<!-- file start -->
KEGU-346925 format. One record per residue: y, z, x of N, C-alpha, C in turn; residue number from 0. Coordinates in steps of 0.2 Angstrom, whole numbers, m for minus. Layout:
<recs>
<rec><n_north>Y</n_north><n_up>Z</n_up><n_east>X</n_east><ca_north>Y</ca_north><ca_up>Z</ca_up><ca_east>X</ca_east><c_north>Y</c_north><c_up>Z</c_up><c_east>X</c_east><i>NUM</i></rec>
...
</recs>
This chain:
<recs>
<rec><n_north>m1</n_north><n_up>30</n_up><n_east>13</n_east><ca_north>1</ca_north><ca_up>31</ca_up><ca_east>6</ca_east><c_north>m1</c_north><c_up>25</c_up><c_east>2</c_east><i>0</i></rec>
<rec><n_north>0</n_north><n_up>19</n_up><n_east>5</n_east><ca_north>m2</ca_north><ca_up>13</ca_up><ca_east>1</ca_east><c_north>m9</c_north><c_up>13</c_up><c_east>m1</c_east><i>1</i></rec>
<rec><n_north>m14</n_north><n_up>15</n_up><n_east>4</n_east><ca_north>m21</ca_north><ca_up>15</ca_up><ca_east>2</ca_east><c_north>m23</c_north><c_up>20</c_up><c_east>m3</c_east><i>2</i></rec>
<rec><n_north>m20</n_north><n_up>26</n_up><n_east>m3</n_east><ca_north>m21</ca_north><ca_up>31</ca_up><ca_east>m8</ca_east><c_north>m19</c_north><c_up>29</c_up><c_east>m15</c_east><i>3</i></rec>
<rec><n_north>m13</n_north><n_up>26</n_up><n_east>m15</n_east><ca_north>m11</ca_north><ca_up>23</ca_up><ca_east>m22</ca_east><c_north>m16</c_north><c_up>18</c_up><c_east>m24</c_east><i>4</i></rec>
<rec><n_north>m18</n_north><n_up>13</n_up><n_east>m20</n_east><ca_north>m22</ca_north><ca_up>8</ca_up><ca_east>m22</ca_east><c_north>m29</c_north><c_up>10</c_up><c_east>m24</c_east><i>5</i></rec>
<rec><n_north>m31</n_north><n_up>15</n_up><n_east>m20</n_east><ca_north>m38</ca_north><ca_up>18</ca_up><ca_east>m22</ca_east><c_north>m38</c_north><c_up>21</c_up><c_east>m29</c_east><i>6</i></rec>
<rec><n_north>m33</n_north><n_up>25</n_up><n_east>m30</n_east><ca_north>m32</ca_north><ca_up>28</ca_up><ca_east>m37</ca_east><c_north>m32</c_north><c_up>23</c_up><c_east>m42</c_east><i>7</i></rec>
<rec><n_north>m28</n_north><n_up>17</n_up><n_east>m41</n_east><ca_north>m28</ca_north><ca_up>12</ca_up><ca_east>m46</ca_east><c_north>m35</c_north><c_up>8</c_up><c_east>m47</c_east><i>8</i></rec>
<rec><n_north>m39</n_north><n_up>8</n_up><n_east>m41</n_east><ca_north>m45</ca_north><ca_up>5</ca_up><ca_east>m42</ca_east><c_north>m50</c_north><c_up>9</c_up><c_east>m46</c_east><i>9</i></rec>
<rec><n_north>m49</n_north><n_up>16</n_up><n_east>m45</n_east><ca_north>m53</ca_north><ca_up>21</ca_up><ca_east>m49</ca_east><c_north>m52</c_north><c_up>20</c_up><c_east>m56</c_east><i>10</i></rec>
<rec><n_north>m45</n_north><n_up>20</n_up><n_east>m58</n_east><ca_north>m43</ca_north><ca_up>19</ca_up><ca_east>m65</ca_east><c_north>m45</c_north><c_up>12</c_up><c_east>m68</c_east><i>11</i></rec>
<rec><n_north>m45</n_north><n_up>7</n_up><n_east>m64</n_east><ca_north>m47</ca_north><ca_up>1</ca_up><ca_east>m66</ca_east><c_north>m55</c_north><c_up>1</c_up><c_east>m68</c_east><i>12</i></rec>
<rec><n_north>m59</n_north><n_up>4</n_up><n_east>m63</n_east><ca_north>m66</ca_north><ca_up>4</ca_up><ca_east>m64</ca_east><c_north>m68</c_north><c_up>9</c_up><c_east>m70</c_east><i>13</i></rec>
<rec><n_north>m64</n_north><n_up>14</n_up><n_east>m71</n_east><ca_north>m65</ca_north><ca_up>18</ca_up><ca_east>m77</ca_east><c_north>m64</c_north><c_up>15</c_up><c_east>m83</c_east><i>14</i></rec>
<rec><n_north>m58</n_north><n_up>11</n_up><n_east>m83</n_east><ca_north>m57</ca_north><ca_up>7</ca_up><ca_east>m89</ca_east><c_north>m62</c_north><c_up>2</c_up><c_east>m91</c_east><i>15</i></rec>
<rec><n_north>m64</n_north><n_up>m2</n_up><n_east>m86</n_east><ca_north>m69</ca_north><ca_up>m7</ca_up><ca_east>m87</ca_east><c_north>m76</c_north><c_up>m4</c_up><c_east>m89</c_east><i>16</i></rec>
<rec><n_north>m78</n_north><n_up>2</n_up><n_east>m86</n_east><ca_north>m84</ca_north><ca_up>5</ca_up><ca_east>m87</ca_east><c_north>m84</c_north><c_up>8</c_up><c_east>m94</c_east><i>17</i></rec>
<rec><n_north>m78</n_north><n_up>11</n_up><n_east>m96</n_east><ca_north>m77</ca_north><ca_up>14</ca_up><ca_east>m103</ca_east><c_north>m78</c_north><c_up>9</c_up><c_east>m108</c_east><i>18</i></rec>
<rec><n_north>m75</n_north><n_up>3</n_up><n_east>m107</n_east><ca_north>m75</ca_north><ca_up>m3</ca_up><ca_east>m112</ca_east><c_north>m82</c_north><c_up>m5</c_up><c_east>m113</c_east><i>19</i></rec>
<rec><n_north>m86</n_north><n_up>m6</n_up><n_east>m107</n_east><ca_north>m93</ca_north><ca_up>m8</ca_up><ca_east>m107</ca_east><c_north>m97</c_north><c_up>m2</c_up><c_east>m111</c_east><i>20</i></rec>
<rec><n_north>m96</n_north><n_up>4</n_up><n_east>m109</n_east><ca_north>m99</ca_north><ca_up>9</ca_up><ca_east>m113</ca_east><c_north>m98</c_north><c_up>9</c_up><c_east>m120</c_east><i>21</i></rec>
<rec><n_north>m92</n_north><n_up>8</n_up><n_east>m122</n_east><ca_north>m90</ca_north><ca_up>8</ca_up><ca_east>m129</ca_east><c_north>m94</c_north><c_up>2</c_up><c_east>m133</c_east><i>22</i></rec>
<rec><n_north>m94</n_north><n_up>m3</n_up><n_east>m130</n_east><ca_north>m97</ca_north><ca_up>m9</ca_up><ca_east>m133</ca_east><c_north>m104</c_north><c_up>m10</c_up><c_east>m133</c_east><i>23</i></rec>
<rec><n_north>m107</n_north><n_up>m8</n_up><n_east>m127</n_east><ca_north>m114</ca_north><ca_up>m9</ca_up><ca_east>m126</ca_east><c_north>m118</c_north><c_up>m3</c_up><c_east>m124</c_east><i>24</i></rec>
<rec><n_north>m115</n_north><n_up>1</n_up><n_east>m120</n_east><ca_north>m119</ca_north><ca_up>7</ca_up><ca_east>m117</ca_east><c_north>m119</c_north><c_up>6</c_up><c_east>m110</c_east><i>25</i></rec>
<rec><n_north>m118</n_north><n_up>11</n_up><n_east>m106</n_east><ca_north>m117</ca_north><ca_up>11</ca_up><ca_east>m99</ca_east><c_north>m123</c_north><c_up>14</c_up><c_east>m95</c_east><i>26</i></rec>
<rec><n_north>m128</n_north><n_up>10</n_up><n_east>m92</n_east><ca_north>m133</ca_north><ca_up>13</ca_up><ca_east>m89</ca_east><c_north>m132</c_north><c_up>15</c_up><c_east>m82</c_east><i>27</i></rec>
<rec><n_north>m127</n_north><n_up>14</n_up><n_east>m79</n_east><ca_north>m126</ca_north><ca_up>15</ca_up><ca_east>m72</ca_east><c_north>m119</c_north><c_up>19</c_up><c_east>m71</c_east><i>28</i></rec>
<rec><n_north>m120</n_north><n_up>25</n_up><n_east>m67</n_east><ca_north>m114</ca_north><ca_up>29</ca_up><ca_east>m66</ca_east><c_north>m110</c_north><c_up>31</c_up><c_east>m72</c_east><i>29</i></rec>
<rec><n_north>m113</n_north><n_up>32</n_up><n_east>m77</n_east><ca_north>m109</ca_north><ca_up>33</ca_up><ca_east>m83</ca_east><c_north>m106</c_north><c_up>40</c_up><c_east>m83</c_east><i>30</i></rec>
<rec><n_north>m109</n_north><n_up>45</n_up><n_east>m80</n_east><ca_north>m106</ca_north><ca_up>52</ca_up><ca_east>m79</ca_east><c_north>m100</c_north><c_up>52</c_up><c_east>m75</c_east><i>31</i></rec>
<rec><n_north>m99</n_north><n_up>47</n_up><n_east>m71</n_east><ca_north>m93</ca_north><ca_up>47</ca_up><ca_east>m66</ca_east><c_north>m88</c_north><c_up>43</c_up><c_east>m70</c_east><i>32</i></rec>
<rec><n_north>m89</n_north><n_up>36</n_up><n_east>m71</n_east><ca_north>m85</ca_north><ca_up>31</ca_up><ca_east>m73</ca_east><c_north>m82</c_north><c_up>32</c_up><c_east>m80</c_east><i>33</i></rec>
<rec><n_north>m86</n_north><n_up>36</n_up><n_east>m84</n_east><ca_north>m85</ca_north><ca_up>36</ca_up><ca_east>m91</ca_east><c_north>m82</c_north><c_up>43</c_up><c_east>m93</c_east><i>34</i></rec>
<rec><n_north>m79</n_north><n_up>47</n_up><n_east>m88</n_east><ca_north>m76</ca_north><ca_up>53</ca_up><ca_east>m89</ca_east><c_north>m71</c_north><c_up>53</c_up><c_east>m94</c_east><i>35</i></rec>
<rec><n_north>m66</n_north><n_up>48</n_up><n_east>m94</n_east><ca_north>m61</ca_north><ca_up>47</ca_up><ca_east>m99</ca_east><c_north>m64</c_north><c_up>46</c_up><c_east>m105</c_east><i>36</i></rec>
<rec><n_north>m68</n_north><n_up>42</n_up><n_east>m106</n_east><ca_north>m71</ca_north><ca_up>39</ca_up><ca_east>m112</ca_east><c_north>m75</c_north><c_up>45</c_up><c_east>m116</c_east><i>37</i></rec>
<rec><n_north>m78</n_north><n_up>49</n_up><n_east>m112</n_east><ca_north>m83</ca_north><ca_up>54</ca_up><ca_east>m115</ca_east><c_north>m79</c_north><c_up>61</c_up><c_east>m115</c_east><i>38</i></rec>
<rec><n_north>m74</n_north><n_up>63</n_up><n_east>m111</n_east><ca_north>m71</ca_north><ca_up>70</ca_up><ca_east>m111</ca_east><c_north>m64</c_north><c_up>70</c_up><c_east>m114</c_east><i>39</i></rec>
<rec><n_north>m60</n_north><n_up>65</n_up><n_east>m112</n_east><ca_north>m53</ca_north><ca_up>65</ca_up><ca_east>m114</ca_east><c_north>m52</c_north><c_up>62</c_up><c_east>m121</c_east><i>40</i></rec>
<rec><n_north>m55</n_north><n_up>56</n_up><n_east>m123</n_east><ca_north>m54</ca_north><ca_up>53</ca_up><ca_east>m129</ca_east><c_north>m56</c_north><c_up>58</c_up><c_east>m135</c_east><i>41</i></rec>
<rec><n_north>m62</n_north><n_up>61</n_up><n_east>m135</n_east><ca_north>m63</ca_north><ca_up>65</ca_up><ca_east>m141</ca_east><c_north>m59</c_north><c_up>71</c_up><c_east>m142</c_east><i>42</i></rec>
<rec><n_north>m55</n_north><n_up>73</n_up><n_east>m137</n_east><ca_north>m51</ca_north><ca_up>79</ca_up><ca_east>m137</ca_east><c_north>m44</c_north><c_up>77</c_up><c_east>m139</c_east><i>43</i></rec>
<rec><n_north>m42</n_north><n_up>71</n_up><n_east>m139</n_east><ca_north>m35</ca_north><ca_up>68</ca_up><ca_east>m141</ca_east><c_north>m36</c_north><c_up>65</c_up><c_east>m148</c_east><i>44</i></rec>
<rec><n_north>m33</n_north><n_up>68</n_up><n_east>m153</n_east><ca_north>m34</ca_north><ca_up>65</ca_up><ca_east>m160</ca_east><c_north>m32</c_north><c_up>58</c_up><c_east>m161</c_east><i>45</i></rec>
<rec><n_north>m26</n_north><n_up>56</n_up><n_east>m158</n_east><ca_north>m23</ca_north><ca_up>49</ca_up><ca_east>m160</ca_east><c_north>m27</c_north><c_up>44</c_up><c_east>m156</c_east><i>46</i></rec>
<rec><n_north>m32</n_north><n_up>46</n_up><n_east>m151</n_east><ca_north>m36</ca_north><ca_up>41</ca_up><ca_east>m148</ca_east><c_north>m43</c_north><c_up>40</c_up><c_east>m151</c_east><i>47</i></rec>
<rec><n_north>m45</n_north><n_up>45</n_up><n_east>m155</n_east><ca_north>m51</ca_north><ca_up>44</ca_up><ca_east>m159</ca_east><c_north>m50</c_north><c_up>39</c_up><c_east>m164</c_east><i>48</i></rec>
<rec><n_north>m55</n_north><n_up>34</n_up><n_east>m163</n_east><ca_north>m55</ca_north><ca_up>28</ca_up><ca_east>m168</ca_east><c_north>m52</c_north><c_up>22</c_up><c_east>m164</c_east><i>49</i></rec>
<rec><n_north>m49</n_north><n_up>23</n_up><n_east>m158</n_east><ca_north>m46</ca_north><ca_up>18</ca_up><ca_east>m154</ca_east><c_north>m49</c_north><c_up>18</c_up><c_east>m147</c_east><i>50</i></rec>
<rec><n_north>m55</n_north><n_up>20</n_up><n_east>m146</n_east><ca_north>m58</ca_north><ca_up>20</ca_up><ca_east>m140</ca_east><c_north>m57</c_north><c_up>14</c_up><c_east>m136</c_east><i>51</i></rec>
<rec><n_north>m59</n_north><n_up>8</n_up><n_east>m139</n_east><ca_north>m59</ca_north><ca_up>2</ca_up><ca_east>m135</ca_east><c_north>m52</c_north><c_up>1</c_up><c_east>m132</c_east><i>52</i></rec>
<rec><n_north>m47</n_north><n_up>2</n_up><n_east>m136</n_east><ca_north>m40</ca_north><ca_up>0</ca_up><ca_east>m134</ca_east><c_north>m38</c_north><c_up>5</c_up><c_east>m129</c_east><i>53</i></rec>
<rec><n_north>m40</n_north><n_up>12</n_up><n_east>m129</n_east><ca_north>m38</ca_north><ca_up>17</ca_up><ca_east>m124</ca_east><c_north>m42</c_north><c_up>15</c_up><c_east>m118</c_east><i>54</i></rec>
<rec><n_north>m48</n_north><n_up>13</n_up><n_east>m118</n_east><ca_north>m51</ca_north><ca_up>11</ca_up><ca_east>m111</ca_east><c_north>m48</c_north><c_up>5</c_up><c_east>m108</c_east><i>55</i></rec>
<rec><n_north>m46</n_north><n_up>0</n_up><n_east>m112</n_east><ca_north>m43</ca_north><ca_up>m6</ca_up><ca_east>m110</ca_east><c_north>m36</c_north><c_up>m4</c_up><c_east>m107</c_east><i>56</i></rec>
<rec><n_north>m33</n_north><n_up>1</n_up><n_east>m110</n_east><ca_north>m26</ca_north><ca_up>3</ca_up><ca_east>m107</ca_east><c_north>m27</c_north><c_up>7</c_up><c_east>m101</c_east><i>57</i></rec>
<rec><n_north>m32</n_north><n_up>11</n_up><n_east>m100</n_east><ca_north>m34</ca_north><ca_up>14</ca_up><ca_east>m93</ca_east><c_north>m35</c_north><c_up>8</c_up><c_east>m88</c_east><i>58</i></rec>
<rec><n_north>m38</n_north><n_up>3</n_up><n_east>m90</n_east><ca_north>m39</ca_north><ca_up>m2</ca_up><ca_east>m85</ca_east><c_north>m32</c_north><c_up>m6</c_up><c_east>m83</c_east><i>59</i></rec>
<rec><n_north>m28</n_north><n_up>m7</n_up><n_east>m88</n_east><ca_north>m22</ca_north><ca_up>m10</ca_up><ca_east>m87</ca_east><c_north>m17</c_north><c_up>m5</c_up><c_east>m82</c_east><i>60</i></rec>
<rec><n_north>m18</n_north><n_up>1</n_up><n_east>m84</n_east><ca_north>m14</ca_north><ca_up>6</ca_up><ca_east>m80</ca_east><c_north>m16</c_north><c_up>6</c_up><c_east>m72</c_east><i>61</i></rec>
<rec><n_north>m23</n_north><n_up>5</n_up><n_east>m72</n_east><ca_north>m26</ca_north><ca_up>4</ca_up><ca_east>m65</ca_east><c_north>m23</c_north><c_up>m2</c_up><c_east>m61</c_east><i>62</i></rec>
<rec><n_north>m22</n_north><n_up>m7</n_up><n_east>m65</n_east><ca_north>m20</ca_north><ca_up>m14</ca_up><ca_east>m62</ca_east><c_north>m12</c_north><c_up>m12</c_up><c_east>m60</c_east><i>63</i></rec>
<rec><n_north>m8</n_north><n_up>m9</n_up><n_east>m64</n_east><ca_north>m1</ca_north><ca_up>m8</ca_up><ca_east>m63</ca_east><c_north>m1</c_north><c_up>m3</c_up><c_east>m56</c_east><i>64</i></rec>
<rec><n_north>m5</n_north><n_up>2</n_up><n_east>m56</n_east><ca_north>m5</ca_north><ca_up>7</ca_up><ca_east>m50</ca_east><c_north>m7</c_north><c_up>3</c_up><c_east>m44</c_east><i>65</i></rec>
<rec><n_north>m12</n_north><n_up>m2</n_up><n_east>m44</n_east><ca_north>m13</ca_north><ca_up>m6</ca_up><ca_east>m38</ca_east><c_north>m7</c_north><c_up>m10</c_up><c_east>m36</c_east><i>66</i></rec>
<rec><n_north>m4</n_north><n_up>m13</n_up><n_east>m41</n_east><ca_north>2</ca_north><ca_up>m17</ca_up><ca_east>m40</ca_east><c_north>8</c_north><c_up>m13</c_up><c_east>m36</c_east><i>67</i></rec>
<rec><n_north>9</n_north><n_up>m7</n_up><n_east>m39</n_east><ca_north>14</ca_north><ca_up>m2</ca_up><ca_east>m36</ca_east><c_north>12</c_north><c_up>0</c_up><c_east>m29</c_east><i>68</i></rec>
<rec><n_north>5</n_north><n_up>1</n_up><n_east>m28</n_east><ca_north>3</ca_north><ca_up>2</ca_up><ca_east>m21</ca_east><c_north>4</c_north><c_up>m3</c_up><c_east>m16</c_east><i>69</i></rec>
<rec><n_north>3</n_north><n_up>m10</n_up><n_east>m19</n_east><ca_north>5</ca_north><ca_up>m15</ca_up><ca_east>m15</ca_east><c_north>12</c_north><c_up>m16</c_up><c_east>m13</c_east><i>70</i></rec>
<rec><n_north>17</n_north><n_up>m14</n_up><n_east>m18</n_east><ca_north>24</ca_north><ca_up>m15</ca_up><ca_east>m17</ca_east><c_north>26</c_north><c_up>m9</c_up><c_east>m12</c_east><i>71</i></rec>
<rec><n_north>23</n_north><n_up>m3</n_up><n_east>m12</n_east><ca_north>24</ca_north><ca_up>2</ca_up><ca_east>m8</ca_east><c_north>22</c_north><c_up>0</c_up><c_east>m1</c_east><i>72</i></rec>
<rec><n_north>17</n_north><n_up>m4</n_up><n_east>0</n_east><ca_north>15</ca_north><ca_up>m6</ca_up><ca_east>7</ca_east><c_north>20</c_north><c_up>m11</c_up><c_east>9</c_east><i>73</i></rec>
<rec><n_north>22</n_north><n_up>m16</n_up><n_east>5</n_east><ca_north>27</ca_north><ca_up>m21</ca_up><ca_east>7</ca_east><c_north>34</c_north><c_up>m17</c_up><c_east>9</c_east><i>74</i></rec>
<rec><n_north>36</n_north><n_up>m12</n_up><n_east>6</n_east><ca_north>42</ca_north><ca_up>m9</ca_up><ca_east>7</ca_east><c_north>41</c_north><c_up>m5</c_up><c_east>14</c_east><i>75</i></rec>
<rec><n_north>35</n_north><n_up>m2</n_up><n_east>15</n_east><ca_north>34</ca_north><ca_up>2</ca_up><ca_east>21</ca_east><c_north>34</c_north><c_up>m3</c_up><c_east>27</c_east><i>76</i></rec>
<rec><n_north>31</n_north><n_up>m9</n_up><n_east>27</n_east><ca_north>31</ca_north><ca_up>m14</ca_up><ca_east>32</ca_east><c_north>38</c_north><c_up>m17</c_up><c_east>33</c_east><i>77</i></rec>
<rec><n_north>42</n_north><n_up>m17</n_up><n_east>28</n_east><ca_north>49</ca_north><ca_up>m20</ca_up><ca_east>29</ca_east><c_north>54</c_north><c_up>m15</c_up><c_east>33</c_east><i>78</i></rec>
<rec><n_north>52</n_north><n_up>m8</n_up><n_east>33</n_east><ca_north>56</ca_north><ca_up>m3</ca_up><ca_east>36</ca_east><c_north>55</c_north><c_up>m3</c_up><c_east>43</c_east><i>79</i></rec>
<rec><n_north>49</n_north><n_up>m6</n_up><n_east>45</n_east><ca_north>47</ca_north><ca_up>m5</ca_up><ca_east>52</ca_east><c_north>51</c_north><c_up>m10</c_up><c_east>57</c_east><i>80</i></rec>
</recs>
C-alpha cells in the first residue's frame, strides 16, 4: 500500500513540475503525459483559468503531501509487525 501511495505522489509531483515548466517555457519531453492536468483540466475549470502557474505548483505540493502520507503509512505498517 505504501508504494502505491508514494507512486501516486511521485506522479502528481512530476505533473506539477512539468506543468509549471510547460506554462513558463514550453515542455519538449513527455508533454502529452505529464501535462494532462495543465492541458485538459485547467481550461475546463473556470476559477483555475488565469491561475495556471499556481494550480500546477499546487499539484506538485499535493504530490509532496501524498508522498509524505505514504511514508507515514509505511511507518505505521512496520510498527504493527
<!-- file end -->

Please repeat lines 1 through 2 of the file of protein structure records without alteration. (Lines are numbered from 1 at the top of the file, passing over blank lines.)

KEGU-346925 format. One record per residue: y, z, x of N, C-alpha, C in turn; residue number from 0. Coordinates in steps of 0.2 Angstrom, whole numbers, m for minus. Layout:
<recs>